The same Wednesday that our Koreans came in there was a missionary from Indian. I guess he is the first Elder to ever be called from India, or something like that. Isn't it exciting how the work is progressing in the world? It reminded me of the talk in General Conference by Brent H Nielson missionary work and how he prayed for missionary work to be open in some part of Russia (is that right?) and then his son was sent there later in life. Maybe my kids will go to North Korea! (Or Louis might, or Anna... you never know!)

I love my MTC teachers, they are great and sometimes after a long day of class we can get a little giggly. I think it is something about trying to think in Korean and then you get really confussed. For example, we were learning to ask about people and say things like "Do you know anyone who has recently ______*insert life event here*___?" So like, people who have lost a loved one, had the birth of a child, etc. My companion, Sister Kelley was trying to ask how to say baby and said:
"What is a baby?"
the teacher gave us this weird look like this "well... when a man loves a woman" and we all started to laugh because he thought we didn't know what a baby was in general.

Korean food and American food are different, but not as much as you might think. As in, there is definte traditional Korean food, but they have many American things. The other day we got breakfast and the Korean sisters chose bagels, we asked if they had used a toaster before and they said they had, but they couldn't get it to fit. So we showed them that they had to cut the bagel in half. One of the cute little sisters, Sister Ahn (one of them, there are two that are twins) was on the verge of tears because she was trying to get hers to cut and it just ended up breaking. So my companion Sister Kelley was able to cut it in half, toast it, and save the day.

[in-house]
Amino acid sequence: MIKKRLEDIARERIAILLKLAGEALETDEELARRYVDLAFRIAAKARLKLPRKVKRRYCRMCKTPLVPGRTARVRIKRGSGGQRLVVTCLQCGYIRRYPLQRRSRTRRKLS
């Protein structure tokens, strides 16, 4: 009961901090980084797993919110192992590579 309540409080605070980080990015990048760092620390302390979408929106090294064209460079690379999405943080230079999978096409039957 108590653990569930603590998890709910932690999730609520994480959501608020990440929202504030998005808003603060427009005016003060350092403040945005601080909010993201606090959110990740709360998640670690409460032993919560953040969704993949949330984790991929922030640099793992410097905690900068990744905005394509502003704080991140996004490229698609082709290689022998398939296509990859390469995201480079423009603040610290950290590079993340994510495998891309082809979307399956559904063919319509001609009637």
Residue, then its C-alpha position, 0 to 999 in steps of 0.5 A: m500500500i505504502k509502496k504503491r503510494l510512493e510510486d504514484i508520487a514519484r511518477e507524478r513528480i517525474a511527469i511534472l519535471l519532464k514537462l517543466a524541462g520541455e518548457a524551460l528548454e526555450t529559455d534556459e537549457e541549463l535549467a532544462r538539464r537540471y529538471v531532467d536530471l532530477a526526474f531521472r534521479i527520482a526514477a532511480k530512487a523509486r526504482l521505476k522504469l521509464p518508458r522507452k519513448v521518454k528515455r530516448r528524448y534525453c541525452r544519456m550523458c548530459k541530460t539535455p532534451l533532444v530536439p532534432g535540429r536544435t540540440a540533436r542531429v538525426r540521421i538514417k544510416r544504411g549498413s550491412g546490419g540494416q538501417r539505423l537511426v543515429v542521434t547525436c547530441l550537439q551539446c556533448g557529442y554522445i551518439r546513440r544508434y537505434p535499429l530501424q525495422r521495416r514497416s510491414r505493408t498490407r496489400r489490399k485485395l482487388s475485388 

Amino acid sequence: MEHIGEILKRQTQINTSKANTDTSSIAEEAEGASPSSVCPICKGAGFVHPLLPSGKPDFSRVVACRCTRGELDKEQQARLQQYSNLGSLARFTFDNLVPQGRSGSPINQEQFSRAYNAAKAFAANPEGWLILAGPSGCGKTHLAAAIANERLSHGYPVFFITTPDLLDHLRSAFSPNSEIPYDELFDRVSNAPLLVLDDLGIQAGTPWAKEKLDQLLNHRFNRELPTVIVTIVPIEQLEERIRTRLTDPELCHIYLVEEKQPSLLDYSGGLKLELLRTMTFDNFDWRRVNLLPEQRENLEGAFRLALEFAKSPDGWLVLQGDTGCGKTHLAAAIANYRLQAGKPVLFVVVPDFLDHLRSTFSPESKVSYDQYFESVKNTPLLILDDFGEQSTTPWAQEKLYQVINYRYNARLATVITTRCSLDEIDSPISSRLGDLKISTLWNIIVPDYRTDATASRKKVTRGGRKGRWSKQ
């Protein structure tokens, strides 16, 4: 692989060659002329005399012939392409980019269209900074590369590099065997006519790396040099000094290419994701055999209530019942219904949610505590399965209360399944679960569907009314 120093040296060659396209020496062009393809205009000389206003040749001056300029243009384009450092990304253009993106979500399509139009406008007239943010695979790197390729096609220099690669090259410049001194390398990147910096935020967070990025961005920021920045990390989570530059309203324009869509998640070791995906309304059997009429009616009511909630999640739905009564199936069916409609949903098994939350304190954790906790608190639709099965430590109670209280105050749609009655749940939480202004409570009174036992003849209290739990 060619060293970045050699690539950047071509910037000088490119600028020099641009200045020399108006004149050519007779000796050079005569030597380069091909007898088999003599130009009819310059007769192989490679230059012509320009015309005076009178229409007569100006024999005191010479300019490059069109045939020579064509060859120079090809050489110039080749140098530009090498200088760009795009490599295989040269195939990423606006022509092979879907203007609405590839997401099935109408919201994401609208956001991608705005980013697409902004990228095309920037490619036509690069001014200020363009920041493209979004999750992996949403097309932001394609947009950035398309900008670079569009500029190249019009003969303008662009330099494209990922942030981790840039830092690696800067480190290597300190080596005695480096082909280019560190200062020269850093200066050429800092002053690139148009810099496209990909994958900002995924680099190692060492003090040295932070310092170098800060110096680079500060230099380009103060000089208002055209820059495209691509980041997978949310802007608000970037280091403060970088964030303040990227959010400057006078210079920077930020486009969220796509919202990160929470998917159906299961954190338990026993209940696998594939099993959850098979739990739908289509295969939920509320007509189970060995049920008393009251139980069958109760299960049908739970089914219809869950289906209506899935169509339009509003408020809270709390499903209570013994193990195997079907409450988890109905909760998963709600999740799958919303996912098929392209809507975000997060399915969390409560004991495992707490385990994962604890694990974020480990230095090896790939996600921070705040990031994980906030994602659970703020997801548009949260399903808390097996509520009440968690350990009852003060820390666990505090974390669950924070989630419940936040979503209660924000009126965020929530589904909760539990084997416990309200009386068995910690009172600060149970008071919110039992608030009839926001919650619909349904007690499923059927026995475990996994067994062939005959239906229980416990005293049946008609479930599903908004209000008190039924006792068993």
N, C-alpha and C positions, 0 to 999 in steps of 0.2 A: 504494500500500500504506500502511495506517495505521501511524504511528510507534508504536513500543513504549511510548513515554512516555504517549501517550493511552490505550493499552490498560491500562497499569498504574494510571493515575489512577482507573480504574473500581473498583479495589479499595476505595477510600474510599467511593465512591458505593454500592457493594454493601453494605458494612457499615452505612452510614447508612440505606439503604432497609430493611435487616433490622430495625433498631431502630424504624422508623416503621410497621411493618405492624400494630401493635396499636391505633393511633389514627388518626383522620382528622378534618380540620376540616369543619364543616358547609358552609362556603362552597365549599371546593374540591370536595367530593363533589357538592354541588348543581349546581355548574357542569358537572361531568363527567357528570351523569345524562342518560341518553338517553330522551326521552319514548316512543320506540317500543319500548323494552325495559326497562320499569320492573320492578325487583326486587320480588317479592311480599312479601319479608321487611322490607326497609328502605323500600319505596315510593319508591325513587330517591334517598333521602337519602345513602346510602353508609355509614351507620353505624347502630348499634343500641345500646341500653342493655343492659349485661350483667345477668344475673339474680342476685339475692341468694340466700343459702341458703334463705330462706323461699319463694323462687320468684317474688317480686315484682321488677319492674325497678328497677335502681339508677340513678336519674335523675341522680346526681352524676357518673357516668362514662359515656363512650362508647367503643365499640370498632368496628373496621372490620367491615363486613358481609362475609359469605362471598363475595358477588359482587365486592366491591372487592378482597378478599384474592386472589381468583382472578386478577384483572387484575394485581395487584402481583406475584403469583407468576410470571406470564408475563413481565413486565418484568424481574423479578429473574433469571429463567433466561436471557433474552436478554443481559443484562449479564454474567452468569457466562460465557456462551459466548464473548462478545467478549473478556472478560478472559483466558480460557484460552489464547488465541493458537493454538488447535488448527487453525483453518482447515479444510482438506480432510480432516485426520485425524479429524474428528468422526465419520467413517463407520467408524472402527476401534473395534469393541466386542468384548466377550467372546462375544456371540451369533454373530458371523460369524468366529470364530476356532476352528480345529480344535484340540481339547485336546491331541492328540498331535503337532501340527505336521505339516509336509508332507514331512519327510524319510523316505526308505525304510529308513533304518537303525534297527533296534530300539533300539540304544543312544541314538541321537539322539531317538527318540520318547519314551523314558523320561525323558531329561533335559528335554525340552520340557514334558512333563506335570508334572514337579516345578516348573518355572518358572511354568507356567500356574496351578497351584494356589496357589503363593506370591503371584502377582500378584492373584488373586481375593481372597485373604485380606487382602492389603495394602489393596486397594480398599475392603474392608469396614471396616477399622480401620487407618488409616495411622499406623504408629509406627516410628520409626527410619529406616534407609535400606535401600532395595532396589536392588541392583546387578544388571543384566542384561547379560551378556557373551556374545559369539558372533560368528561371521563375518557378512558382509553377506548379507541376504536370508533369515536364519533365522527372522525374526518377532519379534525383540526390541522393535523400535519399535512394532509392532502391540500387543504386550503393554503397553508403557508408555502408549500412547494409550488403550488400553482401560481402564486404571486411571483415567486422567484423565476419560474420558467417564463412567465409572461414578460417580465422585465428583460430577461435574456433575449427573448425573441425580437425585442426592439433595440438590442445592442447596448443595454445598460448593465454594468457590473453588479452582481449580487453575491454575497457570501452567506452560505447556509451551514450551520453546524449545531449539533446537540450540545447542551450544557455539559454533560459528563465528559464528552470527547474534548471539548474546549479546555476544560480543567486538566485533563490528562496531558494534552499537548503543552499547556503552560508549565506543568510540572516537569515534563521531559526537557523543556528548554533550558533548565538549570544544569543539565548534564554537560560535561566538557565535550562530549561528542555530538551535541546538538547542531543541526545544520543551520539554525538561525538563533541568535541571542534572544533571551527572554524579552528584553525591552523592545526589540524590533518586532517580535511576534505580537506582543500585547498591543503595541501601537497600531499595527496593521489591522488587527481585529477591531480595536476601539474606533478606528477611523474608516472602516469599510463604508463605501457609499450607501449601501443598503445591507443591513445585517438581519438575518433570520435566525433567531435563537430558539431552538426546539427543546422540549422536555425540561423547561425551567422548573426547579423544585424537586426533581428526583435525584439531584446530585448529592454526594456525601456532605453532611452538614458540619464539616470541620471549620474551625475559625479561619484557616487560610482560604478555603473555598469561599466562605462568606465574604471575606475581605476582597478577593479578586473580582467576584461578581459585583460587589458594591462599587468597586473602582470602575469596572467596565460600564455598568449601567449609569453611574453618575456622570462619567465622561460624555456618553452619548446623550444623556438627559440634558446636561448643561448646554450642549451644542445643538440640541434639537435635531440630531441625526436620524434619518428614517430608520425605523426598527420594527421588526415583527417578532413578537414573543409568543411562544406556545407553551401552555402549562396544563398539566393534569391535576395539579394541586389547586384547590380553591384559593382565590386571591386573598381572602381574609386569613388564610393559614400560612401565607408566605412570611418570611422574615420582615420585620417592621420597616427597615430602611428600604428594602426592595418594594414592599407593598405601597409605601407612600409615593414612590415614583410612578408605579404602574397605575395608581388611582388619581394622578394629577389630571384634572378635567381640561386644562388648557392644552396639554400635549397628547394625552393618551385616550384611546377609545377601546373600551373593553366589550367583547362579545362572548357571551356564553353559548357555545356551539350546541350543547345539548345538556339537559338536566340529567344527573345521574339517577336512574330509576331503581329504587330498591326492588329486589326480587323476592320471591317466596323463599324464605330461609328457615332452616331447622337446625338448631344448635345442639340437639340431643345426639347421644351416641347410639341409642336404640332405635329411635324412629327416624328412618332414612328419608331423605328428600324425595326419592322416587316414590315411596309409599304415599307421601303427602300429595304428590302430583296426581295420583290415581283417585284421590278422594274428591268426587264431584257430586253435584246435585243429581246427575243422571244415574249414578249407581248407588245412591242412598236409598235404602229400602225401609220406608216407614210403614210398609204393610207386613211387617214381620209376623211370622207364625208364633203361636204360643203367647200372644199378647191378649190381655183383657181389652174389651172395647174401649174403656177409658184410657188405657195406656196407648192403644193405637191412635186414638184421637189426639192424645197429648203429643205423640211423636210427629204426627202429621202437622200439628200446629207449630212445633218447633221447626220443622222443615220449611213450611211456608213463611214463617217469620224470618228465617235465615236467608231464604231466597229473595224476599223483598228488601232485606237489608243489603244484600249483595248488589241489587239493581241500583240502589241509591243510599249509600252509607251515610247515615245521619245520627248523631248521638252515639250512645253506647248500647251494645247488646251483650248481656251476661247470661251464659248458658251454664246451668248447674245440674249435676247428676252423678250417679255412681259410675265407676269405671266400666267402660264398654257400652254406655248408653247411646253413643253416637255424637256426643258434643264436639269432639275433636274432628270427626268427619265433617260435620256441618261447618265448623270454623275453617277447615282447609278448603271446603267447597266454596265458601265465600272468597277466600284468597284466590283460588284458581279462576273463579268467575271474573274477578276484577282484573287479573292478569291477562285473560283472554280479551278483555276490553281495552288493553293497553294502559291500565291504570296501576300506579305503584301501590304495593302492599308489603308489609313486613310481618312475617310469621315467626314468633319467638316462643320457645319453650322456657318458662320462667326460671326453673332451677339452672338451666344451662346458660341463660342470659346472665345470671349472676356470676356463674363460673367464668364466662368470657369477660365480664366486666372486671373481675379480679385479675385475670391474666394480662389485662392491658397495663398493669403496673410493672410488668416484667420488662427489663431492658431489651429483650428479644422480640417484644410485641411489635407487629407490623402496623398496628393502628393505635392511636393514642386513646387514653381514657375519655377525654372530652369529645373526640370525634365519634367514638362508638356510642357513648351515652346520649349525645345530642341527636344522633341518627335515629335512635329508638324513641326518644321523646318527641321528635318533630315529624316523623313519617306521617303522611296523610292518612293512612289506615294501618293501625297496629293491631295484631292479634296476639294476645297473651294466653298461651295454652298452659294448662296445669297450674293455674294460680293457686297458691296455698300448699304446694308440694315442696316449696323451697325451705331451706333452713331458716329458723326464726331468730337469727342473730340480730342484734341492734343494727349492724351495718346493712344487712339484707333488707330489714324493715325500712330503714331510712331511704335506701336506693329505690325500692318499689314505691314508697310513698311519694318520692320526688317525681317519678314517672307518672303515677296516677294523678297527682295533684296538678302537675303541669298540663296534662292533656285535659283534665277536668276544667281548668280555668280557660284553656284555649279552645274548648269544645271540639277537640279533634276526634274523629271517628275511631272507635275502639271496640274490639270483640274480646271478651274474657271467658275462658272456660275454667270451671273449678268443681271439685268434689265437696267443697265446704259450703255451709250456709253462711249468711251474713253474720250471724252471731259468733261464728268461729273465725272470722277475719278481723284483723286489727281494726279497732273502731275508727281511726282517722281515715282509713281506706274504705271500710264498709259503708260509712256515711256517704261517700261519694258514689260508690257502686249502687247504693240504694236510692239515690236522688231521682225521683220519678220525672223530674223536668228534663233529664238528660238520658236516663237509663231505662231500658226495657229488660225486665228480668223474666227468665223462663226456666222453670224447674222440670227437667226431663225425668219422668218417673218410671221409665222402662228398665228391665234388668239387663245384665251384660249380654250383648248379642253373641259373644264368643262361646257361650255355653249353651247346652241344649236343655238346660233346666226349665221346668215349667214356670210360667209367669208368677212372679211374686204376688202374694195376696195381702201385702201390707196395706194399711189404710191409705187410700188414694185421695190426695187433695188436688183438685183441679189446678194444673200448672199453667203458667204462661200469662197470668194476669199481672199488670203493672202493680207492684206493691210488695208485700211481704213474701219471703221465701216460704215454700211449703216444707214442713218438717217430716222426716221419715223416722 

I wonder how some missionaries could only be in the MTC for three weeks. I just barely figured out how to get my schedule to work out and how to organize everything. I mean, this past Sunday was the first time I had a chance to even go to choir. (The previous Sundays were fast Sunday and General Conference and then on Tuesday we got to usher for the devotional). Also, I think I probably need another year or two at the MTC just to get Korean under my belt. It's odd to think that in only 8 more weeks we will be shipped out to Korea.

I am excited to go to Korea though, with the arrival of the Korean Elders and Sisters I realized that they know all about fashion. They have these huge rimmed glasses, tailored shiny suits, skinny sparkly ties, cute stationary, cute skirts and are overall just stylish. They are also very respectful, I hope that is something I can pick up more on so that I don't accidentally offend anyone when I get to Korea.

We all have a work to do. Challenge for the week, pray to find out what your work is to do and who around you needs help. Then reach out and try to help them. Let me know how it turns out.

With much love,

Sister Rebecca O'Bryan

Wednesday, October 7, 2009

Second week in the MTC

Dear family,

I forgot to tell you but, I have my MTC mailbox number: